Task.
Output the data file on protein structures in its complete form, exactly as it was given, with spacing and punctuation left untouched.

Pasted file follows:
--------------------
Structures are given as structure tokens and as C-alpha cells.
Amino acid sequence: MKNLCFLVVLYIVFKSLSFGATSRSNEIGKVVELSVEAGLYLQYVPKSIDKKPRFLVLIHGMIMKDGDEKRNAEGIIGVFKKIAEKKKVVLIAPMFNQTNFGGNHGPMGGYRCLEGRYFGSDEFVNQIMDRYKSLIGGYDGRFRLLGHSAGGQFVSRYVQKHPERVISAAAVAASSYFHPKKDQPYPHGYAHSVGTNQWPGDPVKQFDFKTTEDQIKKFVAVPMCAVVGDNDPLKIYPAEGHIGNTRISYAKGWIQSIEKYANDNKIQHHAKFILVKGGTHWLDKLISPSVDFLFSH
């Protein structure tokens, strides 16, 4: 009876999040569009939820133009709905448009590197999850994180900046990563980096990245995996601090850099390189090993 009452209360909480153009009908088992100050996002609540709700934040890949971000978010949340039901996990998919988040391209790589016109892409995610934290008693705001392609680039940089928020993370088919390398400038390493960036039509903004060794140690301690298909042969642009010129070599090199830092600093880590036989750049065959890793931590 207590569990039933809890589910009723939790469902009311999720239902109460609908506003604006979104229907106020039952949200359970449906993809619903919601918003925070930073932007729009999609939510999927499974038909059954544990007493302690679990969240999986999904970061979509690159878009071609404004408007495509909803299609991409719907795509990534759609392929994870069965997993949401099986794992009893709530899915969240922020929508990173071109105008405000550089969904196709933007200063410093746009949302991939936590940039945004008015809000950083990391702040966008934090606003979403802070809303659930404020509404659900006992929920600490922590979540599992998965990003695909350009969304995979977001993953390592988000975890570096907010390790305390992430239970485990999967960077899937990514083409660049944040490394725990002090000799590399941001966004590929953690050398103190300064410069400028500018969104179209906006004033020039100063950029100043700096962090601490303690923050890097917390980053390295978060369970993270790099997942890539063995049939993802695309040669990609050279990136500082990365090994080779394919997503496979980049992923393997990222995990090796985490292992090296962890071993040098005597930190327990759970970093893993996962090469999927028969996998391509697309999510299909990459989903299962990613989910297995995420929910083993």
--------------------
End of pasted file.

Structures are given as structure tokens and as C-alpha cells.
Amino acid sequence: MKNLCFLVVLYIVFKSLSFGATSRSNEIGKVVELSVEAGLYLQYVPKSIDKKPRFLVLIHGMIMKDGDEKRNAEGIIGVFKKIAEKKKVVLIAPMFNQTNFGGNHGPMGGYRCLEGRYFGSDEFVNQIMDRYKSLIGGYDGRFRLLGHSAGGQFVSRYVQKHPERVISAAAVAASSYFHPKKDQPYPHGYAHSVGTNQWPGDPVKQFDFKTTEDQIKKFVAVPMCAVVGDNDPLKIYPAEGHIGNTRISYAKGWIQSIEKYANDNKIQHHAKFILVKGGTHWLDKLISPSVDFLFSH
């Protein structure tokens, strides 16, 4: 009876999040569009939820133009709905448009590197999850994180900046990563980096990245995996601090850099390189090993 009452209360909480153009009908088992100050996002609540709700934040890949971000978010949340039901996990998919988040391209790589016109892409995610934290008693705001392609680039940089928020993370088919390398400038390493960036039509903004060794140690301690298909042969642009010129070599090199830092600093880590036989750049065959890793931590 207590569990039933809890589910009723939790469902009311999720239902109460609908506003604006979104229907106020039952949200359970449906993809619903919601918003925070930073932007729009999609939510999927499974038909059954544990007493302690679990969240999986999904970061979509690159878009071609404004408007495509909803299609991409719907795509990534759609392929994870069965997993949401099986794992009893709530899915969240922020929508990173071109105008405000550089969904196709933007200063410093746009949302991939936590940039945004008015809000950083990391702040966008934090606003979403802070809303659930404020509404659900006992929920600490922590979540599992998965990003695909350009969304995979977001993953390592988000975890570096907010390790305390992430239970485990999967960077899937990514083409660049944040490394725990002090000799590399941001966004590929953690050398103190300064410069400028500018969104179209906006004033020039100063950029100043700096962090601490303690923050890097917390980053390295978060369970993270790099997942890539063995049939993802695309040669990609050279990136500082990365090994080779394919997503496979980049992923393997990222995990090796985490292992090296962890071993040098005597930190327990759970970093893993996962090469999927028969996998391509697309999510299909990459989903299962990613989910297995995420929910083993």